Not all that long ago, the prototype for marketing underwear was to feature tall, thin, often white women, an image epitomised by intimates giant Victoria’s Secret.
Today, many shoppers prioritise comfort over sex appeal, and a crop of new underwear brands have pushed the industry to focus on diversity and inclusion. Products like bralettes now outpace the once-evergreen push-up bra while women of all shapes and sizes are celebrated on social media. Even Victoria’s Secret is swapping out its squad of supermodels (dubbed the ‘Angels’) for a diverse group of women famous for their advocacy and achievements. The intimates giant, which controlled 32 percent of the market in 2015 now owns just 11 percent of it, according to Euromonitor.
In wake of the market’s disruption, legacy brands are evolving to keep up. Cosabella, a 40-year-old intimates brand best known for stretch-lace lingerie is the latest example. The company is unveiling a rebrand, moving towards a more inclusive image. It’s trading its feminine pink bow logo for a minimalist black and white one, and doubling down on niche sizing, selling bra bands as small as 28 and as large as 42. It will also begin selling intimates, swim and sleepwear for the male body form. The company will start including men in its advertising too.
Cosabella never banked on objectifying women the way Victoria’s Secret did — and its rebrand isn’t as dramatic — but it has never been celebrated as an inclusive brand either. The move is a notable step for the company, long a staple of the women’s underwear section in department stores. Cosabella is sold in 2,500 doors globally, including at Selfridges, Neiman Marcus, Nordstrom, Revolve, and Net-a-Porter.
“Our mom started the company in 1983 and we only saw it as a woman’s brand because that’s what we grew up with,” said Guido Campello, co-chief executive, who, together with his sister Silvia, took over the business from their parents in 2015. “The pink logo itself played into the old ideas of femininity and everyone thought we should move away from it at a time when this market is so hot and you have so many new cool players with different ideologies.”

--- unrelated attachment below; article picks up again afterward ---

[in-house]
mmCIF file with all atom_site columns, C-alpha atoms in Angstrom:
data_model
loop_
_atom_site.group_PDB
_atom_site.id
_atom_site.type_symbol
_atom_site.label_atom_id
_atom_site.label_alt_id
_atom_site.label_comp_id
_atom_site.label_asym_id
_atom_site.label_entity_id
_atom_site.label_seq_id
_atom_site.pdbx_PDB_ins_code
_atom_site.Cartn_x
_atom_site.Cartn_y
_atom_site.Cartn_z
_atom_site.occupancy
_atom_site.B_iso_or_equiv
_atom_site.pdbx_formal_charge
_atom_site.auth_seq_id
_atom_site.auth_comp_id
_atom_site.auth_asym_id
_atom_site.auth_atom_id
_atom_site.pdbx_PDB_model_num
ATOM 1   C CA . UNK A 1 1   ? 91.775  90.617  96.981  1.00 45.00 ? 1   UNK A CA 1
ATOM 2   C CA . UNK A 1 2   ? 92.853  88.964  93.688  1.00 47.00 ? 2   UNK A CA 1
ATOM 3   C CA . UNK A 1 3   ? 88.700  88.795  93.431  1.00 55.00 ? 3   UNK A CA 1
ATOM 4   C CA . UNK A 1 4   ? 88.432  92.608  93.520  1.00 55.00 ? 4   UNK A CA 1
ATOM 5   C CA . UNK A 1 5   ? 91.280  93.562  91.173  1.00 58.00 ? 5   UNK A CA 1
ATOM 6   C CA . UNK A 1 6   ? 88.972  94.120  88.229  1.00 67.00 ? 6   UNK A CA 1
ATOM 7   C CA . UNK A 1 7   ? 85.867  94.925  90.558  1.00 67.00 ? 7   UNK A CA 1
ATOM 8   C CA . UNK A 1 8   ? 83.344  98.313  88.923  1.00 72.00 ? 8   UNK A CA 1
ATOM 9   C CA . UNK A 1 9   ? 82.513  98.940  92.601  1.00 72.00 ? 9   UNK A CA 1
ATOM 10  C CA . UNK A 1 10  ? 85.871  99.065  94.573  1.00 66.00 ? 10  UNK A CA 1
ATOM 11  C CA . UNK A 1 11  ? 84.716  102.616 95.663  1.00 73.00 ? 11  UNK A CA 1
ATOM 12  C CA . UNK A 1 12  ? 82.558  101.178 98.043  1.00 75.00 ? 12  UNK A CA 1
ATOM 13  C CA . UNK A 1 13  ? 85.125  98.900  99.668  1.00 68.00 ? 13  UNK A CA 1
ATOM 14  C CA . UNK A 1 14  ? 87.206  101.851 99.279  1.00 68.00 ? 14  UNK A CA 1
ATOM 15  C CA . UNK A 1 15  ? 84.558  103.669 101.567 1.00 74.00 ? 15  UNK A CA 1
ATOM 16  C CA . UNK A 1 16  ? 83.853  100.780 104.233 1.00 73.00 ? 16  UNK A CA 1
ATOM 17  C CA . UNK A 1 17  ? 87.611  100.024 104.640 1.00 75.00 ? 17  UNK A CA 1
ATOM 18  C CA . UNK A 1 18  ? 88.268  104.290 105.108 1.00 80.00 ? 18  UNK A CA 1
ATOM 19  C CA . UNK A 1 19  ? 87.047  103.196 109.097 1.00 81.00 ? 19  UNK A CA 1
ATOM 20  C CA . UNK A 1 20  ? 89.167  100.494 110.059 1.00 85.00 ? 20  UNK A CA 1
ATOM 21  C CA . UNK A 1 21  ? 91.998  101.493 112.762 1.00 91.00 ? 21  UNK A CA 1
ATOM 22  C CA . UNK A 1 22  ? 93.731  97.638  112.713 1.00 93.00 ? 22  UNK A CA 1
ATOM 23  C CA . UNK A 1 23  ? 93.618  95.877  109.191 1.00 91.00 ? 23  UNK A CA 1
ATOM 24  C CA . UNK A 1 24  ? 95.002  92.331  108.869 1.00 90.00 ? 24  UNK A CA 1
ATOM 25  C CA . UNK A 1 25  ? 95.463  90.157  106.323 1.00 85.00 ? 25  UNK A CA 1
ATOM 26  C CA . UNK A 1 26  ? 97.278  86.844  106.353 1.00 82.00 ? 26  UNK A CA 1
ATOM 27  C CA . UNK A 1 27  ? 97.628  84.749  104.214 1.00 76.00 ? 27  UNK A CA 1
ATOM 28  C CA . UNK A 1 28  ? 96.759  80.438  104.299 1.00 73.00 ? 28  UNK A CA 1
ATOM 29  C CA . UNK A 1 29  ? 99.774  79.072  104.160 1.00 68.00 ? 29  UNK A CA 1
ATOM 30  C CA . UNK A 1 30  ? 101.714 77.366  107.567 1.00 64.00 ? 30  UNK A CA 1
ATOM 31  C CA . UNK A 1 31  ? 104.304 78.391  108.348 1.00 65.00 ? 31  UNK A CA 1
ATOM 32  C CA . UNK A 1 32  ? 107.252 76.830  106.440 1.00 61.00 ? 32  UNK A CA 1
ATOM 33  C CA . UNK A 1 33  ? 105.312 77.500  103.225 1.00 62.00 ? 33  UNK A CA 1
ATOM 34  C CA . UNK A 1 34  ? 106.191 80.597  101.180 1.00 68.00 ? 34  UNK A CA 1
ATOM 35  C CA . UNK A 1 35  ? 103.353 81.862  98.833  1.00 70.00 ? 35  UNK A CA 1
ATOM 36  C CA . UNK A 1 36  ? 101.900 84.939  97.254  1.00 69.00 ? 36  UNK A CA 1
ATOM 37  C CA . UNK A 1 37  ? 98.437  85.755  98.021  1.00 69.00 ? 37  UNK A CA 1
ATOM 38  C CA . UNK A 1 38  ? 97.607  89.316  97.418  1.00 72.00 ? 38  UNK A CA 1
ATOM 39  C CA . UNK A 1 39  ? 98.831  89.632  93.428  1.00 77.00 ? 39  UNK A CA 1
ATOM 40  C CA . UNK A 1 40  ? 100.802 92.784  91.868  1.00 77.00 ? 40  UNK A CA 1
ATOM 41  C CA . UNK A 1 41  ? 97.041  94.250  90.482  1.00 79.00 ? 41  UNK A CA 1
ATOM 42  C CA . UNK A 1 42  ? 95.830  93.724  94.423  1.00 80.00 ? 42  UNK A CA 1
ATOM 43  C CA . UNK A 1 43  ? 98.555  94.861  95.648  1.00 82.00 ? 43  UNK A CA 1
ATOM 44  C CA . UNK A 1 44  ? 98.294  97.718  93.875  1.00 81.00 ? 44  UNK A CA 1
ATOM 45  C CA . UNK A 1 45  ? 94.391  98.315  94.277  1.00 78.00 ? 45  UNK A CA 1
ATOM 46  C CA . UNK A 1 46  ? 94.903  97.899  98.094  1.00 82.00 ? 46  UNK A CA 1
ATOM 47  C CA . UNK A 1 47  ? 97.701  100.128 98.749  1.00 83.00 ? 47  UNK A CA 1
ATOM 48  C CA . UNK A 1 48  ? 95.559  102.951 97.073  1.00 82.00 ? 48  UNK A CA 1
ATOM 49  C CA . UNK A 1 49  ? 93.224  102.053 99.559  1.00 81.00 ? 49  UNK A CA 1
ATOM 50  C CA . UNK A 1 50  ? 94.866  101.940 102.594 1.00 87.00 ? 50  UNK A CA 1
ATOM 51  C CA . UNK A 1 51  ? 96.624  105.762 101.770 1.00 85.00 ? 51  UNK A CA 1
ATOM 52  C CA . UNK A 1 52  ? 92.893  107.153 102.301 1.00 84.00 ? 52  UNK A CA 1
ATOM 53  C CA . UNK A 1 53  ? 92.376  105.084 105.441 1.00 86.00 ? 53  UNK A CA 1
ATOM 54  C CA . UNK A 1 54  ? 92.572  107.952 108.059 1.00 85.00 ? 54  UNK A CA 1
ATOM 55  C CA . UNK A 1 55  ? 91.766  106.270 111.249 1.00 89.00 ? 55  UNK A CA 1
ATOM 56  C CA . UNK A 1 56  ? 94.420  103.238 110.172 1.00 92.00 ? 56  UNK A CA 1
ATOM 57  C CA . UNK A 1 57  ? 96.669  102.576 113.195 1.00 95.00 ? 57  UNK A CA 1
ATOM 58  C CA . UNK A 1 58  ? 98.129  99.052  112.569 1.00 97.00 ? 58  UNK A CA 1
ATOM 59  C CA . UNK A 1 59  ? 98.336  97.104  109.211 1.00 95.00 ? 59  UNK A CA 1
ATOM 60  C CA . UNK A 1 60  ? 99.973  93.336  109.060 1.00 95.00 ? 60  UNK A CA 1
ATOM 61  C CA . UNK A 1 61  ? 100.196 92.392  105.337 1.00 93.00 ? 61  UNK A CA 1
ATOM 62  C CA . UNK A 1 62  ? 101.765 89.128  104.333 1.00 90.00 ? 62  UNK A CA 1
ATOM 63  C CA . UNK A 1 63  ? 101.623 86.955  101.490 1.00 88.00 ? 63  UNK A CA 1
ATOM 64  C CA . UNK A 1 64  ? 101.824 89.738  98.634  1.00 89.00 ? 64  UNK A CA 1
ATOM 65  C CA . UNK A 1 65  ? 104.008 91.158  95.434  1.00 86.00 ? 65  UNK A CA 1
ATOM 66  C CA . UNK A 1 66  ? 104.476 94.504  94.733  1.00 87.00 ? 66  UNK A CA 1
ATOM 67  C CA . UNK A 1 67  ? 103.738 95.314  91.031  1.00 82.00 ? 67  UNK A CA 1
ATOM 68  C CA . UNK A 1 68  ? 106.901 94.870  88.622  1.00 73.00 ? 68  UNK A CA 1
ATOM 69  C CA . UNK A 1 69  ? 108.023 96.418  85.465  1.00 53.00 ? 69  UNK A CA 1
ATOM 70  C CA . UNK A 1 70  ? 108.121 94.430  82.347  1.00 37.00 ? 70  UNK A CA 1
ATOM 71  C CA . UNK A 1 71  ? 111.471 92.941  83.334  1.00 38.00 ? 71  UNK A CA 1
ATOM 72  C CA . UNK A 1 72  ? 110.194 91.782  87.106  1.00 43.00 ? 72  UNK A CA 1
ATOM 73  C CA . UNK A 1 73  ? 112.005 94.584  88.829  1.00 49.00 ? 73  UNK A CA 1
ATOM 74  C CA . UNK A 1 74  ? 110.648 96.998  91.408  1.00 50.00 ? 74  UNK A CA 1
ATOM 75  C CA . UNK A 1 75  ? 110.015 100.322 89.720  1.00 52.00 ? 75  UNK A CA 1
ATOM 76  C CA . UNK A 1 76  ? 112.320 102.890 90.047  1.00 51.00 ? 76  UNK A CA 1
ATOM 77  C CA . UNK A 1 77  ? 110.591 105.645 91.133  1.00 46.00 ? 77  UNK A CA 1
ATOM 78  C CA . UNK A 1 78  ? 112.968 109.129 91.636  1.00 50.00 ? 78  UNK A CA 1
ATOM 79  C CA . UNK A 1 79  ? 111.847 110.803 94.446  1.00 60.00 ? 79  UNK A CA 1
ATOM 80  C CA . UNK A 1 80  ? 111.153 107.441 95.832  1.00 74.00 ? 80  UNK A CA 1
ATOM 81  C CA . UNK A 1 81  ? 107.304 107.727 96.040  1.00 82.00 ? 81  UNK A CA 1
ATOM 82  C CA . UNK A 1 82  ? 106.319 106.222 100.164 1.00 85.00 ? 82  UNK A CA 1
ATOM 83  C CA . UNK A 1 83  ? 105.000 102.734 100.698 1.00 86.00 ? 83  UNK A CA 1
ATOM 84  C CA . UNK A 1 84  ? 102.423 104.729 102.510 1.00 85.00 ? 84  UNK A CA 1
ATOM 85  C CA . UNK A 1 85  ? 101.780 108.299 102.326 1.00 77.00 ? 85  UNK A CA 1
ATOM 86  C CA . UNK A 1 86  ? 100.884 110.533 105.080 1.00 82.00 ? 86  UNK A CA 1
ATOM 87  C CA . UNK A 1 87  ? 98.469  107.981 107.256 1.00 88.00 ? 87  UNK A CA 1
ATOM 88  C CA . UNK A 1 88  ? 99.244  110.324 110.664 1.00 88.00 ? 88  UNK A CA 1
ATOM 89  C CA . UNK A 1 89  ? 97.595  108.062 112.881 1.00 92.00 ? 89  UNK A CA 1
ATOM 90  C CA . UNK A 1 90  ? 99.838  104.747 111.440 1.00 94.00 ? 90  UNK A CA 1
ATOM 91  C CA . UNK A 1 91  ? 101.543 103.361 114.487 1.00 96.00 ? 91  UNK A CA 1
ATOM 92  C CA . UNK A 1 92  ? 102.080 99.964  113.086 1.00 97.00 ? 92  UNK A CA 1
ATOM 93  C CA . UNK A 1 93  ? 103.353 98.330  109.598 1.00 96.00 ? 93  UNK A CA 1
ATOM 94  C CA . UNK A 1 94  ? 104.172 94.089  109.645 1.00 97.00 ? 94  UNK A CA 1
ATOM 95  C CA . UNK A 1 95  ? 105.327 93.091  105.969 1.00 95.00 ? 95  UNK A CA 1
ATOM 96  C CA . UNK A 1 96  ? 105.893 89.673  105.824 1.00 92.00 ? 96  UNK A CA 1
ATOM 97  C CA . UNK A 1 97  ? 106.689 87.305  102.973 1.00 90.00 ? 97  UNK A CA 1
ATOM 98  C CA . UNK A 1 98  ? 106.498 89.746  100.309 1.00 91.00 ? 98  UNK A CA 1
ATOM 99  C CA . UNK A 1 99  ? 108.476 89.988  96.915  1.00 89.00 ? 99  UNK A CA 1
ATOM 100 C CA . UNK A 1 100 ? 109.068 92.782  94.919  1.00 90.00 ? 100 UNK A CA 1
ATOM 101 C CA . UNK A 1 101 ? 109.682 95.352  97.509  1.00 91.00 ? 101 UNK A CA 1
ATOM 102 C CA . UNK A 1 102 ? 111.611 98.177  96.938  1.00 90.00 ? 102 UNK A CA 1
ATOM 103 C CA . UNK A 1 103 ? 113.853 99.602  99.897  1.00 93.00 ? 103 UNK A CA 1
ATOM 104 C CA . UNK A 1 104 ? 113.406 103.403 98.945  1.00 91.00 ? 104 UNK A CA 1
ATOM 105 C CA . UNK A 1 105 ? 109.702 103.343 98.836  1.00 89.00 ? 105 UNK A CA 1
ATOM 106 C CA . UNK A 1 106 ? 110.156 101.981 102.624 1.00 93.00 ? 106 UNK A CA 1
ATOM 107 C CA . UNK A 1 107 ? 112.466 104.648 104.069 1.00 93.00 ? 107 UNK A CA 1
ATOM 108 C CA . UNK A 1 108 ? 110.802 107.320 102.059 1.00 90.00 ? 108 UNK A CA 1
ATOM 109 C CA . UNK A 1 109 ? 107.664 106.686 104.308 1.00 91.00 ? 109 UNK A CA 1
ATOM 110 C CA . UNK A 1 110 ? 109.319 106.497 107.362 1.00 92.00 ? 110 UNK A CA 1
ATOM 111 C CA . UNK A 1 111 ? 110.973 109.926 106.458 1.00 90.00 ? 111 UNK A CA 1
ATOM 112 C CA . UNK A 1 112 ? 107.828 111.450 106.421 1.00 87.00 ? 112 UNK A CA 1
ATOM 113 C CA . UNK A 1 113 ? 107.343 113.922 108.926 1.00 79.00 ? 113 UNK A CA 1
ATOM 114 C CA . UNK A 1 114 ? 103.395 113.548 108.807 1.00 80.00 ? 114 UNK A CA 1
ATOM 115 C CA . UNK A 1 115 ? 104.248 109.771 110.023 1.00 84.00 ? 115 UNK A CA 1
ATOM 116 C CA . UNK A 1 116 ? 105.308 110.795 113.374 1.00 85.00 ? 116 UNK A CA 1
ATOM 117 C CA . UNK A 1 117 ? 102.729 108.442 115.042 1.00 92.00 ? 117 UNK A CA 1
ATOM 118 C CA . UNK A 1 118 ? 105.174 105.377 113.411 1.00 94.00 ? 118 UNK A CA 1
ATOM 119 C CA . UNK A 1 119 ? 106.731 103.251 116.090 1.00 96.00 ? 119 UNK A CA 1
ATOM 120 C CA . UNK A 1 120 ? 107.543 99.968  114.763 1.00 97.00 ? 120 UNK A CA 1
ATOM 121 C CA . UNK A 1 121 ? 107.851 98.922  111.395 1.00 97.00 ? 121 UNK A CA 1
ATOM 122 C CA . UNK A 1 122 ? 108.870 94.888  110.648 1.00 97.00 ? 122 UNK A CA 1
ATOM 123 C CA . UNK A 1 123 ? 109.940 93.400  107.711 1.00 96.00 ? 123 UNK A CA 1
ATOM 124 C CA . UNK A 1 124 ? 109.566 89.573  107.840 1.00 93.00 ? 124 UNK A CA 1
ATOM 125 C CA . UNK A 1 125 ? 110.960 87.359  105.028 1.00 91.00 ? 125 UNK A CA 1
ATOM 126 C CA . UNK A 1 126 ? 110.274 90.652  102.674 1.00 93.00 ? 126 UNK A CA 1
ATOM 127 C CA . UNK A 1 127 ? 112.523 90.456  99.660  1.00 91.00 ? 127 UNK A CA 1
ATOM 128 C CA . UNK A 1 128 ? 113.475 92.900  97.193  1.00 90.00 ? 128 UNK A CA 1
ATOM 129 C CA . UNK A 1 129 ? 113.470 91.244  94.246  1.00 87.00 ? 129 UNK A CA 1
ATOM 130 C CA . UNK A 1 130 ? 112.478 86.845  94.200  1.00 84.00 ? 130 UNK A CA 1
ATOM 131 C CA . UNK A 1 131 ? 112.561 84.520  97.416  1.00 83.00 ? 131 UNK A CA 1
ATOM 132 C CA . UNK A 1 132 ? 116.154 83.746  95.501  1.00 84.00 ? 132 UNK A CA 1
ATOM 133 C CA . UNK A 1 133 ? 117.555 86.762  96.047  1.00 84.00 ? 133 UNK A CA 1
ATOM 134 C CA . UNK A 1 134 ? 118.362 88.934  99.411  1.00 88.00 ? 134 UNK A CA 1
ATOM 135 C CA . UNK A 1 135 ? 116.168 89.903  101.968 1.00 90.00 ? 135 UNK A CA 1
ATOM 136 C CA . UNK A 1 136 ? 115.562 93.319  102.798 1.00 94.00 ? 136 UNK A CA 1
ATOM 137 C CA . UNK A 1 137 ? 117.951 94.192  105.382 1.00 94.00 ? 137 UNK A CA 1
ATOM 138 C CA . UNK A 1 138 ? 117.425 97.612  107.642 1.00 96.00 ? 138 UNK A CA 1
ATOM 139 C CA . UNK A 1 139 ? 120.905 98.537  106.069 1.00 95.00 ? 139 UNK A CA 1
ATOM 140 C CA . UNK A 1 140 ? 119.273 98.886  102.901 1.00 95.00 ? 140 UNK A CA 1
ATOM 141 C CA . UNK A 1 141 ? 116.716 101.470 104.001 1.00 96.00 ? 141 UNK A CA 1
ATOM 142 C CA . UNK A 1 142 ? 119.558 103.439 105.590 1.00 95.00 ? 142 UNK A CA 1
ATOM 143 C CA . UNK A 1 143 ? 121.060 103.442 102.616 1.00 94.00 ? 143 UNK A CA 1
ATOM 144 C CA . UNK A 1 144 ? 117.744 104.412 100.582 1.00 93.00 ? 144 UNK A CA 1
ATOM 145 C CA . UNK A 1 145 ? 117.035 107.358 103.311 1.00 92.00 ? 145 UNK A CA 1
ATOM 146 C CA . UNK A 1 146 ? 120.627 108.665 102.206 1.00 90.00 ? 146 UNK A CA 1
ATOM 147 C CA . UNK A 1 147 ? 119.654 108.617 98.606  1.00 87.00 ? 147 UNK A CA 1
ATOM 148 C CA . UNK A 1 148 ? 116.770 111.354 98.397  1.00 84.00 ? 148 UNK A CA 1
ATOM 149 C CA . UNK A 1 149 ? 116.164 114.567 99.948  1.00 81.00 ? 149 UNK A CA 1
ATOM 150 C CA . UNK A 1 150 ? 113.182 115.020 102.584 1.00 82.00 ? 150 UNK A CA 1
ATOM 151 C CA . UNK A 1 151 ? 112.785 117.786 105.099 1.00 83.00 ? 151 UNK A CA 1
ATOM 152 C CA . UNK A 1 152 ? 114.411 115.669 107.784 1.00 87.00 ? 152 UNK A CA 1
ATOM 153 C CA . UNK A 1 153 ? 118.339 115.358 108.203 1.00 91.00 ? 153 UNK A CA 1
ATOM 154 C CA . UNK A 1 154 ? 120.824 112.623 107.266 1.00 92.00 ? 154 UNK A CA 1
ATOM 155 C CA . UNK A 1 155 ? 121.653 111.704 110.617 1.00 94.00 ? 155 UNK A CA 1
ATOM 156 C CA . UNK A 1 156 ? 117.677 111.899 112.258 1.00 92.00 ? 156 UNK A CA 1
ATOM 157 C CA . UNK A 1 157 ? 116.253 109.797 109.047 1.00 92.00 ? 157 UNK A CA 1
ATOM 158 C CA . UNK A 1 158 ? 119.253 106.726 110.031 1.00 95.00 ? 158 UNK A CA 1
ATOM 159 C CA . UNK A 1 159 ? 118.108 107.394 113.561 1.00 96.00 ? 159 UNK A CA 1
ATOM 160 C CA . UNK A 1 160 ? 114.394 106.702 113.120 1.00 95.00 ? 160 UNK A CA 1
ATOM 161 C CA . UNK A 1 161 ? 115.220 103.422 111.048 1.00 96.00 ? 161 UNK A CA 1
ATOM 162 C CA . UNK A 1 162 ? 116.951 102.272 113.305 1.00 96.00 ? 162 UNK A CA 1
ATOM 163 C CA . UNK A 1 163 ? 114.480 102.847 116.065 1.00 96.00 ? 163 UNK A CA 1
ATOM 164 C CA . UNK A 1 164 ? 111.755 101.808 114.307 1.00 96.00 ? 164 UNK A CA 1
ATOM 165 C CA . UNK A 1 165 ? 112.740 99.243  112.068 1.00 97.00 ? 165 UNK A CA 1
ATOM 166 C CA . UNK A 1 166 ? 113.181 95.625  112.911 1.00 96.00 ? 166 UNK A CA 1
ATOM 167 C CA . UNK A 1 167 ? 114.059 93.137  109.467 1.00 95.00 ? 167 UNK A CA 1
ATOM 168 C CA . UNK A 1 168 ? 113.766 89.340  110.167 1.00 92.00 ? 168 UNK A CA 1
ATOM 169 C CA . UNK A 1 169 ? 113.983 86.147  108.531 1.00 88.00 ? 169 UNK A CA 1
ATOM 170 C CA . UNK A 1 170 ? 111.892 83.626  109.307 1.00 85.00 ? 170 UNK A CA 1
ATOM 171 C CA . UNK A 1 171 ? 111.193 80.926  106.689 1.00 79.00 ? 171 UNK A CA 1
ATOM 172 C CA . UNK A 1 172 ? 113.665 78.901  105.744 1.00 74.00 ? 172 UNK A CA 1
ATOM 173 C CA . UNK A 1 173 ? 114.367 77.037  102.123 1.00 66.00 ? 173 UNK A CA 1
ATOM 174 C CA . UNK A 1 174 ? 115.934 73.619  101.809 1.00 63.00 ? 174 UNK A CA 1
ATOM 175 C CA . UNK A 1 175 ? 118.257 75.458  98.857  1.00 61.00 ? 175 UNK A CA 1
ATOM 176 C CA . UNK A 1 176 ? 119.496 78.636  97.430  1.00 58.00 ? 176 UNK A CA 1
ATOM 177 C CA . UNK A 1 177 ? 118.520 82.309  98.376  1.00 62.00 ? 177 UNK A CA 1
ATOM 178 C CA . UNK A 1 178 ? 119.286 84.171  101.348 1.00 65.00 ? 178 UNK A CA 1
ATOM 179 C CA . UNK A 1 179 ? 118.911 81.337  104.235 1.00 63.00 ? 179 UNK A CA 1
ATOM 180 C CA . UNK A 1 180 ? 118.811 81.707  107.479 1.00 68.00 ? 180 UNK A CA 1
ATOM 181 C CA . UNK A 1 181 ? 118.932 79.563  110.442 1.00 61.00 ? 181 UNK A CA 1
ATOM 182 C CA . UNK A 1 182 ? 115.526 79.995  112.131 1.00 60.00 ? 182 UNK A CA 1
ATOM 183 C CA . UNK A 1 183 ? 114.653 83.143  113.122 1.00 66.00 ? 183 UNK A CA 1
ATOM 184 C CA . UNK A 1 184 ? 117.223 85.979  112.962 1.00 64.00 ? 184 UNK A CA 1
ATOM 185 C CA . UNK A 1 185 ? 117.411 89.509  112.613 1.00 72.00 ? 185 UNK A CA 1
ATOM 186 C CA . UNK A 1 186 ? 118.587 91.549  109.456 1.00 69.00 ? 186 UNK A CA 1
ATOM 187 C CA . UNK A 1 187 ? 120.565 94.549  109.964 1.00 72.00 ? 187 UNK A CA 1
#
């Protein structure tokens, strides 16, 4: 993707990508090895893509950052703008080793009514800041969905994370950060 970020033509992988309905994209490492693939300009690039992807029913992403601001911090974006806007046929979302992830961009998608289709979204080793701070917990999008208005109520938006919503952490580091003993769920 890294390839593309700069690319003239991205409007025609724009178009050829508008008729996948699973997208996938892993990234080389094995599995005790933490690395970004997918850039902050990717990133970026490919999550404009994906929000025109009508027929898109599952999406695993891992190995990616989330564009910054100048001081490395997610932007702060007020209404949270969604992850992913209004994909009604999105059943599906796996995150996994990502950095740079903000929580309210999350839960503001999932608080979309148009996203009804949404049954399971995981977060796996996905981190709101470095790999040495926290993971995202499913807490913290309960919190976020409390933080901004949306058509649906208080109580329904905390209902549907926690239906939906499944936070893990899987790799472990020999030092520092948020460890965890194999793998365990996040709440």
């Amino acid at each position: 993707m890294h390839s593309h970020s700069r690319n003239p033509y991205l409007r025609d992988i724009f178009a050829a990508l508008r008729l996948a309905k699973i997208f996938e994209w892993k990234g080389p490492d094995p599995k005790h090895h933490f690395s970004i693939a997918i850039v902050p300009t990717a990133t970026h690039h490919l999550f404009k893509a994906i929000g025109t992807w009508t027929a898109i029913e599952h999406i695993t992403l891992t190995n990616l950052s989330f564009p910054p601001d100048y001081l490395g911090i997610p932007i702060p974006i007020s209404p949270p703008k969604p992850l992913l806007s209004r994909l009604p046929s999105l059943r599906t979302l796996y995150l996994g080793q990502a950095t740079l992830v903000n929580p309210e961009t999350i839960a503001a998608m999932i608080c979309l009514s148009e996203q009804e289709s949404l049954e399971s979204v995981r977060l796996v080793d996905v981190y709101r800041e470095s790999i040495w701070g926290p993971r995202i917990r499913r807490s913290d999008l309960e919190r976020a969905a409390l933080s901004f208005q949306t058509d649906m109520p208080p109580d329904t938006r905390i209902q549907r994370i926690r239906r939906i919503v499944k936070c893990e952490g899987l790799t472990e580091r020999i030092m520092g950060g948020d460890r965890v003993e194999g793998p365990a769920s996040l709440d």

Internet-native companies are dominating social media feeds, so even brands with decades of experience feel nervous.
Cosabella earns $40 million in annual sales, according to a source close to the company. But the women’s intimates market, which Euromonitor projects will hit $12 billion in 2021, is competitive. Rihanna’s Savage X Fenty, Kim Kardashian West’s Skims and newcomer Parade are praised for their wide selection of skin tones and sizes, as well as their diverse imagery. Venture-backed startups True&Co. and ThirdLove have leaned into fit technology that helps customers find the right bra size. Increasingly, Cosabella was faced with a conundrum: evolve or get left behind.
“You see this in every category, where young brands become successful, and push older brands to keep up,” said Catharine Dockery, a venture capitalist at Vice Ventures, which has invested in Parade. “Internet-native companies are dominating social media feeds, so even brands with decades of experience feel nervous.”
A Skin-Deep Evolution
Cosabella, owned and operated by the Campello family, has developed a reputation in the decades since its founding. The brand is “known to have the highest quality fabrics and make the comfiest products,” said Laura Barrera, creative director of fashion branding firm Gig Miami who used to work at Cosabella competitor Eberjey.
But while its lace lingerie, like the Never Say Never bralette, used to stand out, others have encroached on its territory. Notably, American Eagle’s Aerie, which surpassed $1 billion in sales in 2020, captured the Gen Z market with its bralettes and inclusive messaging. To boot, fast fashion brands like Shein and Boohoo now sell lingerie at rock-bottom prices.
“When Cosabella started, stretch lace was a big deal, but now it’s everywhere,” said Cora Harrington, a lingerie market expert and editor in chief of The Lingerie Addict. “Your bread and butter can’t be a style that everyone else makes now.”